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Sensory processing in the cortex adapts to the history of stimulation but the mechanisms are not understood. Imaging the primary visual cortex of mice we find here that an increase in stimulus contrast is not followed by a simple decrease in gain of pyramidal cells; as many cells increase gain to improve detection of a subsequent decrease in contrast. Depressing and sensitizing forms of adaptation also occur in different types of interneurons (PV, SST and VIP) and the net effect within individual pyramidal cells reflects the balance of PV inputs, driving depression, and a subset of SST interneurons driving sensitization. Changes in internal state associated with locomotion increase gain across the population of pyramidal cells while maintaining the balance between these opposite forms of plasticity, consistent with activation of both VIP->SST and SST->PV disinhibitory pathways. These results reveal how different inhibitory microcircuits adjust the gain of pyramidal cells signalling changes in stimulus strength. © 2022. The Author(s).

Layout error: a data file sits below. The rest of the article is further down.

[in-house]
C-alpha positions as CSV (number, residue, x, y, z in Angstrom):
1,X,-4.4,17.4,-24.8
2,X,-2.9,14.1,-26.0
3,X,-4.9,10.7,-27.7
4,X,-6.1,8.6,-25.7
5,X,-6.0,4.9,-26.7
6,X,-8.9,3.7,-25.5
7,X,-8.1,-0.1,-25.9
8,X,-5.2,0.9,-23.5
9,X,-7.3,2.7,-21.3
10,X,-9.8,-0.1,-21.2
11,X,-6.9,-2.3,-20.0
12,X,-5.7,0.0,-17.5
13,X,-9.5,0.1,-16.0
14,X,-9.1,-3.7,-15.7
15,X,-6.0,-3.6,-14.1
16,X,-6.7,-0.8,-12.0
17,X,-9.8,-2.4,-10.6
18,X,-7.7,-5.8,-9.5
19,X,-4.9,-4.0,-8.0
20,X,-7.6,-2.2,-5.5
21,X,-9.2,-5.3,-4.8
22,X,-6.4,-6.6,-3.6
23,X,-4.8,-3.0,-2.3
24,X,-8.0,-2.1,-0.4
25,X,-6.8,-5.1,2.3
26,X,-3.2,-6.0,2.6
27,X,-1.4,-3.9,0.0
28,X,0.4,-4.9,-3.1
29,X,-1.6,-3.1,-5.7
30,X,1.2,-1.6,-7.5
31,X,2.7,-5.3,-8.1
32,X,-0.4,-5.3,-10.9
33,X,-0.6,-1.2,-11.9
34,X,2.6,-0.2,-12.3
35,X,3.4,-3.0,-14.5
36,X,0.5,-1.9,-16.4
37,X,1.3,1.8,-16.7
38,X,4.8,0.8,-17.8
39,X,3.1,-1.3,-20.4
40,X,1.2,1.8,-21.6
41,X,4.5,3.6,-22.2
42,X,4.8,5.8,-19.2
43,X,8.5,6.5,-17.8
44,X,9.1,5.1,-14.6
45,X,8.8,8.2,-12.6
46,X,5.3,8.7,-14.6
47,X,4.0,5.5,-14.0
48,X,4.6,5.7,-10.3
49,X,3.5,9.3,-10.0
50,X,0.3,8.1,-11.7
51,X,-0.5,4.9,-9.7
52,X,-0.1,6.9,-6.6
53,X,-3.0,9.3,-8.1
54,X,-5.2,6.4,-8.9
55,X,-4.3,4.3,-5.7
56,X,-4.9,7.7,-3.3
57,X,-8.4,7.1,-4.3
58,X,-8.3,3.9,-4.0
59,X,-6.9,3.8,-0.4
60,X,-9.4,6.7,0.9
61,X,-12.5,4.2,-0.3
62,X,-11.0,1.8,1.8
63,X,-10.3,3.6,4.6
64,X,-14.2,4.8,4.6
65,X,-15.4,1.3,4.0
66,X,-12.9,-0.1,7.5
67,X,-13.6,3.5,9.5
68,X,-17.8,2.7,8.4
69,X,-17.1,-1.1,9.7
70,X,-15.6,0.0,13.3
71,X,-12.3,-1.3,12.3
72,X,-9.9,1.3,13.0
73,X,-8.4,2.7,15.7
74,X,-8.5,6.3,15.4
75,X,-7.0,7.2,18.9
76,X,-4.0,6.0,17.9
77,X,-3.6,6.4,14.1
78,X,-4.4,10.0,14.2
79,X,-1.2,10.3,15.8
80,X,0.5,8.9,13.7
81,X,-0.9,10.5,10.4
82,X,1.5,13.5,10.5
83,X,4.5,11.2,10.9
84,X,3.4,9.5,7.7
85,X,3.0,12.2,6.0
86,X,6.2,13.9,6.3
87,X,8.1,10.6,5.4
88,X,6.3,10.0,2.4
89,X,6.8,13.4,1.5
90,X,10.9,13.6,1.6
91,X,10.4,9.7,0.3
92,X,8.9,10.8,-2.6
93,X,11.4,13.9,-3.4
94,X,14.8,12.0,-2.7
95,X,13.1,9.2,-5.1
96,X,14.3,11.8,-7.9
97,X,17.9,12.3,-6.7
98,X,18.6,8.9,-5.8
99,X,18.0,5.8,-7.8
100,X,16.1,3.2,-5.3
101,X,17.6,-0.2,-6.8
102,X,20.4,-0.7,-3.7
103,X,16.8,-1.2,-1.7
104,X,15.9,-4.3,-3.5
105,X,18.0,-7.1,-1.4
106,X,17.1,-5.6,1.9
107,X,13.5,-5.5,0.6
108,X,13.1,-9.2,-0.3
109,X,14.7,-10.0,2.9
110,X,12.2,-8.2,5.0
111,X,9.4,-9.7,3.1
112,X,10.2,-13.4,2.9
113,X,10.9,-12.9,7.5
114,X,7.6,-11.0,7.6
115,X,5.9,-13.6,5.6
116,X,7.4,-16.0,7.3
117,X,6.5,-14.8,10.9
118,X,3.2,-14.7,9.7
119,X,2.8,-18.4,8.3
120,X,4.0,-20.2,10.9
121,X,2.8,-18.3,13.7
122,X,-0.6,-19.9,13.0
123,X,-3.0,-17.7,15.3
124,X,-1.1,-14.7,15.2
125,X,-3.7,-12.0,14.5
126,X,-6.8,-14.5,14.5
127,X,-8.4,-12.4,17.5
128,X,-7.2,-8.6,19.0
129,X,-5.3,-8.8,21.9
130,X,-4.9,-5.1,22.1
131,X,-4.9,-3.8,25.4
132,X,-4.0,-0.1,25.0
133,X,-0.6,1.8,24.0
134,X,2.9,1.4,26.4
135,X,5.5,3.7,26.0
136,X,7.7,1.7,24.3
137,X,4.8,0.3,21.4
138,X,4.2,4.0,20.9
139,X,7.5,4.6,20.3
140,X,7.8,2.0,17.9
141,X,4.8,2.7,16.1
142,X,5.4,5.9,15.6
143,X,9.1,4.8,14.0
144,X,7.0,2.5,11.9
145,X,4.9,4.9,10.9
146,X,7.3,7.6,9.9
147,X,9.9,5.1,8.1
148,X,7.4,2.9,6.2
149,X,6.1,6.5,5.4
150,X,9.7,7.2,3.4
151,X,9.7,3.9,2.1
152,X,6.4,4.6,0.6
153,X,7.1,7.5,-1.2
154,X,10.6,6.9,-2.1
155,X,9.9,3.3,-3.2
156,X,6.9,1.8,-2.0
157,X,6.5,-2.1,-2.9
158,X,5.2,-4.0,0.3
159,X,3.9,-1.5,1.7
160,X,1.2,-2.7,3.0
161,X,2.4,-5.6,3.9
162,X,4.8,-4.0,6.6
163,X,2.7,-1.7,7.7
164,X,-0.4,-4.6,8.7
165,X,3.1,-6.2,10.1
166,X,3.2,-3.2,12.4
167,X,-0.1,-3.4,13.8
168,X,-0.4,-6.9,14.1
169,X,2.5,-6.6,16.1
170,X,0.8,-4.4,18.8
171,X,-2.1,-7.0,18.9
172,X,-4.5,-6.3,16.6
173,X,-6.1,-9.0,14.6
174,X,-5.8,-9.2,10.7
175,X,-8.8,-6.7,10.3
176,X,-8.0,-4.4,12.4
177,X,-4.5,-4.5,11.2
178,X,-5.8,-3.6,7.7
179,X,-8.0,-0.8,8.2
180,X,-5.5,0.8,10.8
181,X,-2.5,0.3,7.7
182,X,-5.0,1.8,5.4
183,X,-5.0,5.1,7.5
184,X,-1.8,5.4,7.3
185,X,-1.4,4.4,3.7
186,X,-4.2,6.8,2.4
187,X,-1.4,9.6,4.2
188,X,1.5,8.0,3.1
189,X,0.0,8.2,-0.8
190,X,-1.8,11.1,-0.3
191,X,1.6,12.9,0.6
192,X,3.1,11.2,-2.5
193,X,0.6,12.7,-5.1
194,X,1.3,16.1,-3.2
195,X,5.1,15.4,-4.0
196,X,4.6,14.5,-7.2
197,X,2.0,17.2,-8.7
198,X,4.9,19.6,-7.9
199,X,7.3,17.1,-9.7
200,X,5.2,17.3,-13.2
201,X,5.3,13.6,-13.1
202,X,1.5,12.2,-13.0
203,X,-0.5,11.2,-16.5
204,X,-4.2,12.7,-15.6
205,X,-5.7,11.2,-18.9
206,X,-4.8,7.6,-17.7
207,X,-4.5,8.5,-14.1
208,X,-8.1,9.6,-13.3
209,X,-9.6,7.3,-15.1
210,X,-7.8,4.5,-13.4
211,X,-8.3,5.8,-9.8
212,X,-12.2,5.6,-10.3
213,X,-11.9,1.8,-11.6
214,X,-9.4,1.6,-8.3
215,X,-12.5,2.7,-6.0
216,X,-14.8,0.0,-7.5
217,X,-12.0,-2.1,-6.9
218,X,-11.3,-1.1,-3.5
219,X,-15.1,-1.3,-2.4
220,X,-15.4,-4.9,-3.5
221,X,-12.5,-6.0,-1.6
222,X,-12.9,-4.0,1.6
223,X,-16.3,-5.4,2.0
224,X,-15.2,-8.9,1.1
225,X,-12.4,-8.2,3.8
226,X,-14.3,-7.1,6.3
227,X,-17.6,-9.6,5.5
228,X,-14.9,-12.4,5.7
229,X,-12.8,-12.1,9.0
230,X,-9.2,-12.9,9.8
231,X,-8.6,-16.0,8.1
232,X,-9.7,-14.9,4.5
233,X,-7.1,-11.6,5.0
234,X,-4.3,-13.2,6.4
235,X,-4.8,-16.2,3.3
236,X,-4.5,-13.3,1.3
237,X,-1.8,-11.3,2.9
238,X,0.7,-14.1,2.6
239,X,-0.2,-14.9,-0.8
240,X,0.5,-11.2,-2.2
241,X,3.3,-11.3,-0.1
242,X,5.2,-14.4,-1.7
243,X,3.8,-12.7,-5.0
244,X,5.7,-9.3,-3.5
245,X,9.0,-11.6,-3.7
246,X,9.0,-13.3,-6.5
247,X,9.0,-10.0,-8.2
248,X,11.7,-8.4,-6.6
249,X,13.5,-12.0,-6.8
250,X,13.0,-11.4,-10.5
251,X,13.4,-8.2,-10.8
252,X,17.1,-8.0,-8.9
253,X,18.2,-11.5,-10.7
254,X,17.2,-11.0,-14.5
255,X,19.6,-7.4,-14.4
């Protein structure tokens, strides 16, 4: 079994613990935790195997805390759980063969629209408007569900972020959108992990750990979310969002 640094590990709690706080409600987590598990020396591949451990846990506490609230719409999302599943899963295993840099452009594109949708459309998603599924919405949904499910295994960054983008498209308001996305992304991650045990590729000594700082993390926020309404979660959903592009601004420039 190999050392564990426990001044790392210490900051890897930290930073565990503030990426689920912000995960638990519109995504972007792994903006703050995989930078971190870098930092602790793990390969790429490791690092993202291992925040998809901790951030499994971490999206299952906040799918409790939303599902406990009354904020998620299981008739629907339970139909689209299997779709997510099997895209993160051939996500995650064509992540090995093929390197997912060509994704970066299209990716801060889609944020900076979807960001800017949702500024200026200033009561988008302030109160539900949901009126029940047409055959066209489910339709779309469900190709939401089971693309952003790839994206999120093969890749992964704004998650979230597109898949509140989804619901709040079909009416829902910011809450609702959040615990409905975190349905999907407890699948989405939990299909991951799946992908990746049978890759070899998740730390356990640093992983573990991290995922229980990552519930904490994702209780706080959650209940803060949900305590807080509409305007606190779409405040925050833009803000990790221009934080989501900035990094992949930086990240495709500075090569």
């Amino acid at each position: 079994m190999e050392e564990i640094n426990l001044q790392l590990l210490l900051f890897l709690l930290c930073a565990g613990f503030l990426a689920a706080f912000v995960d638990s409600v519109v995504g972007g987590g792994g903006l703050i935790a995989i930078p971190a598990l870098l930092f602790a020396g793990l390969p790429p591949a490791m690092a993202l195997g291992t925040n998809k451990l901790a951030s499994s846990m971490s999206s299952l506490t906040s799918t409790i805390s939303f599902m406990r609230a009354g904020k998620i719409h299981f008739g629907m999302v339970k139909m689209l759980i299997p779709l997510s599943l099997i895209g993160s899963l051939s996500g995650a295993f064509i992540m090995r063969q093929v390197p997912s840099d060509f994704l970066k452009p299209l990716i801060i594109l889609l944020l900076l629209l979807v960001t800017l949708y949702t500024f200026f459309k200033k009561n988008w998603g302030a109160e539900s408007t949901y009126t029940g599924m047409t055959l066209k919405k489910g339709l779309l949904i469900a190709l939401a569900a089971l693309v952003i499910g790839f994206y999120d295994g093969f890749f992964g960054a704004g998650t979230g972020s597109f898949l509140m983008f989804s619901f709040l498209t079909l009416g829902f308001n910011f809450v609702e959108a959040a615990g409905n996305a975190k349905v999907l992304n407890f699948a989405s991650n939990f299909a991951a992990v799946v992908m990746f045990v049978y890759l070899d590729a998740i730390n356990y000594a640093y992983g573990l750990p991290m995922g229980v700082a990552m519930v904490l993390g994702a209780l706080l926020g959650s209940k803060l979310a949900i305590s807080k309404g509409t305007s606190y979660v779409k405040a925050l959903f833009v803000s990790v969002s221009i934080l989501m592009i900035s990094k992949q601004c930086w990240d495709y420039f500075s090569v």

Tristan G Heintz, Antonio J Hinojosa, Sina E Dominiak, Leon Lagnado. Opposite forms of adaptation in mouse visual cortex are controlled by distinct inhibitory microcircuits. Nature communications. 2022 Feb 24;13(1):1031

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PMID: 35210417

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